Lee Chamberlin was born Alverta La Pallo on February 14, 1938. She started acting on Off-Broadway stages performing in a short-lived 1970 production of Slaveship, by the poet and playwright Amiri Baraka then known as LeRoi Jones (who died January 9, 2014). In 1973, she jumped from children’s television back to the theater playing Cordelia in King Lear alongside James Earl Jones, Paul Sorvino, Rosalind Cash and Ellen Holly. The play, which was produced in Central Park in New York City, won Chamberlain rave reviews.
Chamberlain soon moved on to films, co-starring with Bill Cosby and Sidney Poitier in the comedy classics, Uptown Saturday Night (1974) and Let’s Do It Again (1975). Throughout the 1970s, 80s and 90s, she appeared in many popular television shows such as Lou Grant, The White Shadow, Diff’rent Strokes, What’s Happening, NYPD Blue, Roots: The Next Generations, Touched By an Angel, Sparks, The Practice among others.
From 1983 to 1995, she was the supportive mother of the popular character Angie Hubbard, played by Debbi Morgan on the ABC soap opera All My Children, her longest recurring role.
Ms. Chamberlin’s thirst for the immediacy and intimacy of the theatre and playwriting led her to write the music and lyrics for Struttin’, an off-Off Broadway production which earned Chamberlin seven Audelco Awards for Excellence in Black Theatre. She also wrote and performed in a one woman play, Objects in the Mirror…(are closer than they seem) which was produced at The Kitchen Theatre in Ithaca, New York in February, 2010. In 2011, she founded the non-profit organization, Playwrights’ Inn Project, Inc. to nurture the work of African American playwrights.
Source(s): The New York Times; Broadway World; Daily Mail; Playwright’s Inn Project website. Photo Source(s): NNDB.com; Fanpix; Playwright’s Inn Project website.
Maya Angelou (4/4/28 – 5/28/14)
Celebrated poet, memoirist, educator, dramatist, producer, actress, historian, filmmaker, and civil rights activist, Maya Angelou died May 28, 2014. Dr. Angelou published numerous autobiographies, essays, and poems, and was credited with a list of plays, movies, and television shows spanning over 50 years. She received dozens of awards and more than 50 honorary degrees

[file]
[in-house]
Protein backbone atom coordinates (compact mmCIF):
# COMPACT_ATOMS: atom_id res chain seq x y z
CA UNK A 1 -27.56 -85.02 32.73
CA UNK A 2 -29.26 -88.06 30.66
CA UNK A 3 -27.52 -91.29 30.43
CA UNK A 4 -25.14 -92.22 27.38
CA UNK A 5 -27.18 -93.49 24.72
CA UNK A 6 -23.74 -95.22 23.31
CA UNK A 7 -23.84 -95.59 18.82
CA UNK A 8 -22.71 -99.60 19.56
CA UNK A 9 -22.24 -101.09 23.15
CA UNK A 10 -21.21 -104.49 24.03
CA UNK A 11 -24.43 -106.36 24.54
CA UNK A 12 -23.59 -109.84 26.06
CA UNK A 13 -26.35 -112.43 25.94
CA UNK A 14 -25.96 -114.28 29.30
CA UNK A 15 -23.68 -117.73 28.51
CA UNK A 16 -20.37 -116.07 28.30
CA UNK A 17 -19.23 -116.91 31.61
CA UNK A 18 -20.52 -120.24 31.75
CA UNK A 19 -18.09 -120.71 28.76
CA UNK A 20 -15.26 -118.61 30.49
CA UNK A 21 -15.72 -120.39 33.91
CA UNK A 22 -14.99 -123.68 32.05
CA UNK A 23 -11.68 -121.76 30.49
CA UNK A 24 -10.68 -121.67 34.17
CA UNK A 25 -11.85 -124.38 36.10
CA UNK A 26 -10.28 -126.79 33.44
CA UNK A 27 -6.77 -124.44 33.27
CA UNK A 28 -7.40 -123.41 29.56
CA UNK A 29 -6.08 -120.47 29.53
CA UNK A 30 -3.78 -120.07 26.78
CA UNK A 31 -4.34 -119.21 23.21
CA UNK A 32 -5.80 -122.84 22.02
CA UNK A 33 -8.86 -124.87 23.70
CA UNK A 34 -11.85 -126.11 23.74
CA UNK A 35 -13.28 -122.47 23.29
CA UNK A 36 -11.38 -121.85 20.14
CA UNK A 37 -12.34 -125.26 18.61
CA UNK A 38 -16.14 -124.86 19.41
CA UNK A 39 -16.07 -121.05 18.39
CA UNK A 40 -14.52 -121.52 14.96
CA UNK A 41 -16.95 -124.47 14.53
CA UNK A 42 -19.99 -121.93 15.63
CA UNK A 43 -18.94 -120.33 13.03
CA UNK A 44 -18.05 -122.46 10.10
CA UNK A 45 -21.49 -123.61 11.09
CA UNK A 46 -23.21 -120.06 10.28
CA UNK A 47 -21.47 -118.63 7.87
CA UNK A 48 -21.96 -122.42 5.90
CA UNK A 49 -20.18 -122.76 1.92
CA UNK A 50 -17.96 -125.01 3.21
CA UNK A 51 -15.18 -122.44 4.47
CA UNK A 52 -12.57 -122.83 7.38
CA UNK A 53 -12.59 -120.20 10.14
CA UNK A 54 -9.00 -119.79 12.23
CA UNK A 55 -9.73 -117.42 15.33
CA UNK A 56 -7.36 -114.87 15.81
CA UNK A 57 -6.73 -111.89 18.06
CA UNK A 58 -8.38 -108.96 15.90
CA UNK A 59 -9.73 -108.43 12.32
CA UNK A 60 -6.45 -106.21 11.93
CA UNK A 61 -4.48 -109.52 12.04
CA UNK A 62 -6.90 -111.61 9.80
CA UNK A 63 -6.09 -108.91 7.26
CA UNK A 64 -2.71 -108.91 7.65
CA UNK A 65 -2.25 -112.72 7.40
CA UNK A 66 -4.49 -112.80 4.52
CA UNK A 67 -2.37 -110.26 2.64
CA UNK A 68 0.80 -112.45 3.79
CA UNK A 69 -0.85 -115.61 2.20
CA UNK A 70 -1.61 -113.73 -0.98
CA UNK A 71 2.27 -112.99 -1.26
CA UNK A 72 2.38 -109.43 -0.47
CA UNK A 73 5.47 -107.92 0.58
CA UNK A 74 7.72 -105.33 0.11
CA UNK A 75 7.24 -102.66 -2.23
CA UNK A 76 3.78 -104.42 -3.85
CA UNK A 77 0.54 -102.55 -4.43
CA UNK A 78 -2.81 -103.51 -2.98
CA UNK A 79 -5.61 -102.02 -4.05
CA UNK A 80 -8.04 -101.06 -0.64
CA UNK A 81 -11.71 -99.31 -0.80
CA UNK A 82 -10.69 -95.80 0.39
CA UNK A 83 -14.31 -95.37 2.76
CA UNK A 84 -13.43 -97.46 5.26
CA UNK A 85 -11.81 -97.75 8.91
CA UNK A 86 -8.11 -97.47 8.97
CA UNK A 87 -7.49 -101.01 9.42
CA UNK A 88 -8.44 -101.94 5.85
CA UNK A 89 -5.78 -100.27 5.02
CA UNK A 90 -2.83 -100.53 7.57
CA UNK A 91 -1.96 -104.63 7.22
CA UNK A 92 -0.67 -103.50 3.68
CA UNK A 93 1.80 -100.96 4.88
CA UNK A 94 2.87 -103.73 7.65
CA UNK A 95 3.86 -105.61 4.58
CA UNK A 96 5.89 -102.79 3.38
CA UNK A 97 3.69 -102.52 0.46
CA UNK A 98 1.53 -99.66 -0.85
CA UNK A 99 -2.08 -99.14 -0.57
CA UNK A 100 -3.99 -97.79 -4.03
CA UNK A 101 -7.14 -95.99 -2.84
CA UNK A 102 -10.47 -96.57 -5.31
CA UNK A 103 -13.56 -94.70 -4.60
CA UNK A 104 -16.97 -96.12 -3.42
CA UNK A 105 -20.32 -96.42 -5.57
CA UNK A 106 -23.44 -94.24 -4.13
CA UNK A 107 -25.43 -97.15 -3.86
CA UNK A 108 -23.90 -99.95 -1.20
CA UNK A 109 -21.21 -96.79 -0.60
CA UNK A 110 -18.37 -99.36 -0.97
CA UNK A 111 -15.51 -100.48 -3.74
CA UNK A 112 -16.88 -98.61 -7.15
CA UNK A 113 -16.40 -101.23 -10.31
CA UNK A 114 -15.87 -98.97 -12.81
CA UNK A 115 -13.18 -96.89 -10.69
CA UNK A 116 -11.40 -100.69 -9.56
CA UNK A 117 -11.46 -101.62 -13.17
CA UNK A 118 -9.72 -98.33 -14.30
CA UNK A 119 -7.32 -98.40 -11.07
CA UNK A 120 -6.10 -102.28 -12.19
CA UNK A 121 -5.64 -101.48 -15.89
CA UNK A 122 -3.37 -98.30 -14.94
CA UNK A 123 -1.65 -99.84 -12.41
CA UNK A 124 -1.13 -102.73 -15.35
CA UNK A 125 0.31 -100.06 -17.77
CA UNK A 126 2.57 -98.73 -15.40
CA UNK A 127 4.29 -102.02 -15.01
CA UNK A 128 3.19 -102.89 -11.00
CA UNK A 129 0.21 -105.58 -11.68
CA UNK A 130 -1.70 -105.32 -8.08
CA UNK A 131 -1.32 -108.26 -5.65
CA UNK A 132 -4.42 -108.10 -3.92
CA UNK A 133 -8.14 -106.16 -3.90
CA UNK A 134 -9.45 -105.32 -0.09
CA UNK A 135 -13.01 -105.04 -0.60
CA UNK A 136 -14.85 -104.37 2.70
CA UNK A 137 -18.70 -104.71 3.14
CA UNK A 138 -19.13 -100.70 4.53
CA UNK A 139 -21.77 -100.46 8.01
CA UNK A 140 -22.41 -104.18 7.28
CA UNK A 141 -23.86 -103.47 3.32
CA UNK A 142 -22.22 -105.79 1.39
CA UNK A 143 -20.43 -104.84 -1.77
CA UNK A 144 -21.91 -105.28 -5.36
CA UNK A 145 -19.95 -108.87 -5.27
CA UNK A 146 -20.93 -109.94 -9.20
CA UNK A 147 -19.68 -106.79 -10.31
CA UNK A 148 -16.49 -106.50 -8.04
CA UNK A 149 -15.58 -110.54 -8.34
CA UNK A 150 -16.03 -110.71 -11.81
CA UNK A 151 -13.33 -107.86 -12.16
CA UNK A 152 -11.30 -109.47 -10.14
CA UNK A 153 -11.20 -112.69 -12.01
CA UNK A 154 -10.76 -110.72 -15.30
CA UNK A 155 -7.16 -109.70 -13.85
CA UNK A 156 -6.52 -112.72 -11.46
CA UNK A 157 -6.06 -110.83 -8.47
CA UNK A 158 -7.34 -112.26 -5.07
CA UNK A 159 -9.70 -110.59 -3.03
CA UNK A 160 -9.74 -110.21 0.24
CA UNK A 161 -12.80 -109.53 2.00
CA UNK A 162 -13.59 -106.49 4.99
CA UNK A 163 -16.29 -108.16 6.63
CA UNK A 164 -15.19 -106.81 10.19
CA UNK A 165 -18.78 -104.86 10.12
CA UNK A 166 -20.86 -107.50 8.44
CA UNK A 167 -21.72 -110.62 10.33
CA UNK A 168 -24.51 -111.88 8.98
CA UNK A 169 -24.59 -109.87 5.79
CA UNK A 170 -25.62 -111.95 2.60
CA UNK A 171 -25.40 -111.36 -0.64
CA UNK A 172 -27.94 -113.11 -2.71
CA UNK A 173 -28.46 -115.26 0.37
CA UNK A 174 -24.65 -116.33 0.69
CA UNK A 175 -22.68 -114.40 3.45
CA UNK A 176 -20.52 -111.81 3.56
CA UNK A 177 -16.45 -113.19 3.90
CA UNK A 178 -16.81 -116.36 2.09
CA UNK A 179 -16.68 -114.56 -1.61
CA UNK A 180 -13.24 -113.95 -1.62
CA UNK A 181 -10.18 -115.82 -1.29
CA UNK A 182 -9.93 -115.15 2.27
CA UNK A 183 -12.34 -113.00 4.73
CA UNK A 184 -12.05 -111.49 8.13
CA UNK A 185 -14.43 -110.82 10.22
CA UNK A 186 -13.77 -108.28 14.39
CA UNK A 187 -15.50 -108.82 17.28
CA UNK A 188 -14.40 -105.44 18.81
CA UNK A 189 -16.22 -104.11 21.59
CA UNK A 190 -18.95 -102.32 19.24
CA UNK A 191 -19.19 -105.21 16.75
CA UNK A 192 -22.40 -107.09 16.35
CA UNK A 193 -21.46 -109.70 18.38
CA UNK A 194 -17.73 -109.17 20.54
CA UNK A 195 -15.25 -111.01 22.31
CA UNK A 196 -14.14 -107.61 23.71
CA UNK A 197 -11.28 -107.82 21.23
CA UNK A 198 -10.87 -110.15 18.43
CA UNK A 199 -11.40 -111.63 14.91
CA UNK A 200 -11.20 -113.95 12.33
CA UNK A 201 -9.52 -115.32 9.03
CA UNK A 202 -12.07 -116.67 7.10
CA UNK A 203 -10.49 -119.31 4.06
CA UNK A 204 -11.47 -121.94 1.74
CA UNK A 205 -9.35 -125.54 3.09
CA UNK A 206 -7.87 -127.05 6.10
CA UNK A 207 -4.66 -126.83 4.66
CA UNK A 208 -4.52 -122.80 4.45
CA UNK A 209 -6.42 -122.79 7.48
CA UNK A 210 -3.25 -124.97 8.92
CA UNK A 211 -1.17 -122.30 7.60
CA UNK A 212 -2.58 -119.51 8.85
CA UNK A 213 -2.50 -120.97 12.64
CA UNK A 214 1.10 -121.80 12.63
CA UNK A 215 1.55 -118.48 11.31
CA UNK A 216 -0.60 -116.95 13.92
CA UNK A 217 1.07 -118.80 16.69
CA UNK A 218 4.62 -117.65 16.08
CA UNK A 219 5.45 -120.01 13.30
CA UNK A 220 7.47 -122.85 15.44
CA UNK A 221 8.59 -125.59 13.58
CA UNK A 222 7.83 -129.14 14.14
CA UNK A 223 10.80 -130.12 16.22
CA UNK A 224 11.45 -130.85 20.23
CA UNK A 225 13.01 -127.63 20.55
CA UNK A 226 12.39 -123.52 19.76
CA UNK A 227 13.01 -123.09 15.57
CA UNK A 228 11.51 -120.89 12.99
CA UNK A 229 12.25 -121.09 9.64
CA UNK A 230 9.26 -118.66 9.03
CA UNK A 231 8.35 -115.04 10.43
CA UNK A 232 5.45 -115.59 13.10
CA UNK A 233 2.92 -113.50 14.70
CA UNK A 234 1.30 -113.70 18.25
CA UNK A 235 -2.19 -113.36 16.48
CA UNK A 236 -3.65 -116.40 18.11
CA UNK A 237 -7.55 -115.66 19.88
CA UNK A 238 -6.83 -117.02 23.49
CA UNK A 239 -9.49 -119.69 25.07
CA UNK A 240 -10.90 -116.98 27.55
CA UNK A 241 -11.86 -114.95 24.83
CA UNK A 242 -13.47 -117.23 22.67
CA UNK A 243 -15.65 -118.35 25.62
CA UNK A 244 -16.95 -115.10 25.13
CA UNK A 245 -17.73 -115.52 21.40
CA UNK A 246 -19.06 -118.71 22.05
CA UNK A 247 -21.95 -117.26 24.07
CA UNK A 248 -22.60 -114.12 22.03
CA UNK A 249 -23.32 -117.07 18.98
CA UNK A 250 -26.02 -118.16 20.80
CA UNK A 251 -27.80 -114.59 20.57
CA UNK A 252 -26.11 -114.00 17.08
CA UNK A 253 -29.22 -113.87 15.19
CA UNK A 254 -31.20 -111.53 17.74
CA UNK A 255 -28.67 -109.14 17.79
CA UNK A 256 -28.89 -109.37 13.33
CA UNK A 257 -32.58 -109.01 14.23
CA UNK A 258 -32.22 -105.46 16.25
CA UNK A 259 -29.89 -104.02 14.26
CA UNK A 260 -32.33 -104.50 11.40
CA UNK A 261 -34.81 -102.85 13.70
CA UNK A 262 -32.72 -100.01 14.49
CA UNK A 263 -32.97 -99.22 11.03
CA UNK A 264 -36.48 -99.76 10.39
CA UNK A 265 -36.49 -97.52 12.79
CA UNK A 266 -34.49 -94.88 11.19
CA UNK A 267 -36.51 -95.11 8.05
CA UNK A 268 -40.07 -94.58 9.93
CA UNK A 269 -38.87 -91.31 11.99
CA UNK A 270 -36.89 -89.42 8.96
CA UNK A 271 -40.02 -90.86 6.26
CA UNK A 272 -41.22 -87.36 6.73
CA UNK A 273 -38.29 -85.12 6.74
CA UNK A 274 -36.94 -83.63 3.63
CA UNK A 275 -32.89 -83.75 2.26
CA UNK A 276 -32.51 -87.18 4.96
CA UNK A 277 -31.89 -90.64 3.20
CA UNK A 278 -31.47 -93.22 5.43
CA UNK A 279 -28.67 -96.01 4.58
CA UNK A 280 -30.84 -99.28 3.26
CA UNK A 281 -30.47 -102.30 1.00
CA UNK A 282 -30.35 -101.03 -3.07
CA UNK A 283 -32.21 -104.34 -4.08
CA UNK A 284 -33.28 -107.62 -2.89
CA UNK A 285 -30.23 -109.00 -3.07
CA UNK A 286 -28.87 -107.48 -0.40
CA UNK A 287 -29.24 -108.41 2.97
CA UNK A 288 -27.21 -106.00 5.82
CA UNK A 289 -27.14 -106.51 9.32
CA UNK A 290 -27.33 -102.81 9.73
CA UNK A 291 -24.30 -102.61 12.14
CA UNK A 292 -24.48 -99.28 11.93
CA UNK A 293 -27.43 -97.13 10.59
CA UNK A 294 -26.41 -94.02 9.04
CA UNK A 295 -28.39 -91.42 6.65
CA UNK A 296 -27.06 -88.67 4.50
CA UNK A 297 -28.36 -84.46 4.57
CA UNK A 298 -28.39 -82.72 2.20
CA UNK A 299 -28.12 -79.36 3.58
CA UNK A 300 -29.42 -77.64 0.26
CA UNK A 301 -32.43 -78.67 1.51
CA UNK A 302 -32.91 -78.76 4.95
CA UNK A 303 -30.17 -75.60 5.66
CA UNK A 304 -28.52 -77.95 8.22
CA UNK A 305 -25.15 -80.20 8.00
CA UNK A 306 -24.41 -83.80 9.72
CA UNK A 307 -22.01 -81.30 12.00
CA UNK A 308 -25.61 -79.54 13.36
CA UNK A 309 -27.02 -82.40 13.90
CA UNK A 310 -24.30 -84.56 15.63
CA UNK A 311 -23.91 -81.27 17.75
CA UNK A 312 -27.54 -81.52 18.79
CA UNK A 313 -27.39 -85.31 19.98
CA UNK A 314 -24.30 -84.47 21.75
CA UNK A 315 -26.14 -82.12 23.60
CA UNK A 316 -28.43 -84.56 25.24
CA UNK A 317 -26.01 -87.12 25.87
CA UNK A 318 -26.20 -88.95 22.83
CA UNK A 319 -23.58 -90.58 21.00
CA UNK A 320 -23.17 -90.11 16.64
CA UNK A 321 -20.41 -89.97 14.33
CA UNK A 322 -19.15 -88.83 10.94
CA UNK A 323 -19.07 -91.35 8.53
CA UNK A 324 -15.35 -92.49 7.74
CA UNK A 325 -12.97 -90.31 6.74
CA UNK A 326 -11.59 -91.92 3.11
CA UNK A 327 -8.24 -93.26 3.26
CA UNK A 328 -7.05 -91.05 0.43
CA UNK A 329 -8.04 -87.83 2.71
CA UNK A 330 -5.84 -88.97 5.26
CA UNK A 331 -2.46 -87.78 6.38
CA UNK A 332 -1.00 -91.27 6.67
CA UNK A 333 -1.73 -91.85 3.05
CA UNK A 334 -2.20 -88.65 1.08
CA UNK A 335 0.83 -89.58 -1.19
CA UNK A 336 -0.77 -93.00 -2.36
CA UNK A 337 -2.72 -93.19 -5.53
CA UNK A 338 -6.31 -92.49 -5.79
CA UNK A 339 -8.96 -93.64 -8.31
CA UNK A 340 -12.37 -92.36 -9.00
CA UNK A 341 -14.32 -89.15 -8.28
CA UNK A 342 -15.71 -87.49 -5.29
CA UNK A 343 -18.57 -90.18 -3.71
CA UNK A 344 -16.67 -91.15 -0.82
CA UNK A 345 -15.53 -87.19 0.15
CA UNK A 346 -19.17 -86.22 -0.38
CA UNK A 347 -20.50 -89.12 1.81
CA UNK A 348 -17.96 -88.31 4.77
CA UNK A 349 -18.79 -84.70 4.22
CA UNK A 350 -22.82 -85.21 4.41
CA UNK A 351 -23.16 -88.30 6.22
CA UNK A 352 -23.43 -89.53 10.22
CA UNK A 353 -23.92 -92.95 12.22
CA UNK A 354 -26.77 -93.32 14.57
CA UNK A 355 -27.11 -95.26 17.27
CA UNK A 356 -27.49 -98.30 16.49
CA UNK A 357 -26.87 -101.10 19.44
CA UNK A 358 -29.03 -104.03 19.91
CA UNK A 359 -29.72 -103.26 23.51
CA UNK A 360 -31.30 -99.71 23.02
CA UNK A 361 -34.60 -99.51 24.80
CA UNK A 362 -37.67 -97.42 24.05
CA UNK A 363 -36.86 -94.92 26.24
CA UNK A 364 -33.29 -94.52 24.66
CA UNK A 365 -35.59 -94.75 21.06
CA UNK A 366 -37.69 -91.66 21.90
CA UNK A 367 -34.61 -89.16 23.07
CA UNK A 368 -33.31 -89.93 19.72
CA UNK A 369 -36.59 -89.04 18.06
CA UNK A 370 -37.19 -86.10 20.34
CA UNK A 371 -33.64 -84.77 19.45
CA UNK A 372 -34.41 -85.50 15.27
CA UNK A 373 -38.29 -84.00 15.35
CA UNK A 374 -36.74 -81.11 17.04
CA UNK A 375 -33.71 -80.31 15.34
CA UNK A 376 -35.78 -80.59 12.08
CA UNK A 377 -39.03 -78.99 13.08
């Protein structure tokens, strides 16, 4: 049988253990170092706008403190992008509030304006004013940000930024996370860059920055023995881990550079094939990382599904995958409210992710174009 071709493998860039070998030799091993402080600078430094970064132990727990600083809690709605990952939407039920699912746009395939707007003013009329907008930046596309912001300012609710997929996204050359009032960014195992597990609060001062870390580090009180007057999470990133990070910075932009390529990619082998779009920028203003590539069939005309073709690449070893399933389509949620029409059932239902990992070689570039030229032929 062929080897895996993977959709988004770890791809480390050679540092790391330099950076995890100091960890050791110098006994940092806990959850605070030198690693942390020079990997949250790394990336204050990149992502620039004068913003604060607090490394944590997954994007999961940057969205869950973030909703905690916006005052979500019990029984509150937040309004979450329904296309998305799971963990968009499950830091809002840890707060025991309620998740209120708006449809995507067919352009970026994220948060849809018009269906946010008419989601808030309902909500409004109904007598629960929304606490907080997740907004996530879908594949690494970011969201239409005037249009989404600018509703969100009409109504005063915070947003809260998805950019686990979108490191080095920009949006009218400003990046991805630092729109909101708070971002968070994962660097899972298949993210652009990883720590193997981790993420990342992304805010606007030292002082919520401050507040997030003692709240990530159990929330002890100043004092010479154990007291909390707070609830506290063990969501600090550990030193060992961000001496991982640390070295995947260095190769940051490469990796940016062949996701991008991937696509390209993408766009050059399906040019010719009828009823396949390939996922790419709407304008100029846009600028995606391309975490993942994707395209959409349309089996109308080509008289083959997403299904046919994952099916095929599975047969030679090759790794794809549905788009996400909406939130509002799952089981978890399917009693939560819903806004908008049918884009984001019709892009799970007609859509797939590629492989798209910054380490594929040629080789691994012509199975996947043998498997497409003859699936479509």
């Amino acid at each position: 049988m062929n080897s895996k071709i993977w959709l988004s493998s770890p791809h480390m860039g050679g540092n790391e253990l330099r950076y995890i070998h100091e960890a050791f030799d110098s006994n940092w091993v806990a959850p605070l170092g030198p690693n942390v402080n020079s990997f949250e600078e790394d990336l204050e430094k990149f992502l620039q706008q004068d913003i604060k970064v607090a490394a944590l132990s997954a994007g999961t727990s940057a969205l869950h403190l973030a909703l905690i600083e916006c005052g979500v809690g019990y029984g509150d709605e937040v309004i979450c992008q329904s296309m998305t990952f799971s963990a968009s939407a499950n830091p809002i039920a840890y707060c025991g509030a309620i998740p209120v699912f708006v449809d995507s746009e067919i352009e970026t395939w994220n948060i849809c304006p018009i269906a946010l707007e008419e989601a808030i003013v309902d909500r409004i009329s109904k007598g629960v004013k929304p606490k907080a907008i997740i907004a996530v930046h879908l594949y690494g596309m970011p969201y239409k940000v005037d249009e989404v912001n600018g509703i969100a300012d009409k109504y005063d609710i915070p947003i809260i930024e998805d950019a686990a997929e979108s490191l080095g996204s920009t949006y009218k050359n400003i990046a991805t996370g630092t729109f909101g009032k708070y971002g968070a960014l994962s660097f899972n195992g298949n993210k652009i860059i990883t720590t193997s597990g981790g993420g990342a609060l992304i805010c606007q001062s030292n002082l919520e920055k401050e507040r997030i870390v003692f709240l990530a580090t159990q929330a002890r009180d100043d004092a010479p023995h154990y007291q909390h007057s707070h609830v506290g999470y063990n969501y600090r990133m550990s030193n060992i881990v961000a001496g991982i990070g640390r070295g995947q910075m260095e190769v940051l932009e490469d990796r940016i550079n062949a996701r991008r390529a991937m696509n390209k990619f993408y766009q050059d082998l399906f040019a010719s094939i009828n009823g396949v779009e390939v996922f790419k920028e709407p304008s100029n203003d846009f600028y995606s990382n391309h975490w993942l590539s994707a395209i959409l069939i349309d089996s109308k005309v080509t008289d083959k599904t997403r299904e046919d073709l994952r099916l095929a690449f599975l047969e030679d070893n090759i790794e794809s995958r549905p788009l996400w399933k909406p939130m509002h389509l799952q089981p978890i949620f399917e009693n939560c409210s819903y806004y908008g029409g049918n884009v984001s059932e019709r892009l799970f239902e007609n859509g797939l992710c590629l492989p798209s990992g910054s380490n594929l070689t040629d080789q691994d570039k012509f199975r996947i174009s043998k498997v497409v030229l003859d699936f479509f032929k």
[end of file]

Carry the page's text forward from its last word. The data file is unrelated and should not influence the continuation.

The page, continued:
Maya Angelou was born Marguerite Johnson on April 4th, 1928, in St. Louis, Missouri. Angelou’s older brother, Bailey, Jr., nicknamed her Maya, derived from My or Mya Sister.
Dr. Angelou had first-hand experience with sexual abuse, racism, single parenting, poverty, seeking higher education, creating wealth, living through and participating in the civil rights movement. In later years she would embrace popular culture working with rappers, poets, musicians and filmmakers. Writing about her experience with eloquence and detail, Maya Angelou recorded history through poetry, biographies, journalism, children’s books, cook books and essays, painting a picture of the American landscape for generations to come.
In the late 1950’s Maya Angelou joined the Harlem Writer’s Guild. With guidance from novelist James Baldwin, she began work on the autobiographical novel that would become I Know Why the Caged Bird Sings. Published in 1970, I Know Why the Caged Bird Sings received international acclaim, making the bestseller list. The book was banned in many schools during that time due to Angelou’s honesty about having been sexually abused. The book was made into a television movie which first aired on CBS in 1979 and starred Constance Good, Esther Rolle, Roger E. Mosley, Diahann Carroll, Ruby Dee, and Madge Sinclair. Dr. Angelou would go on to pen more than 30 bestselling titles.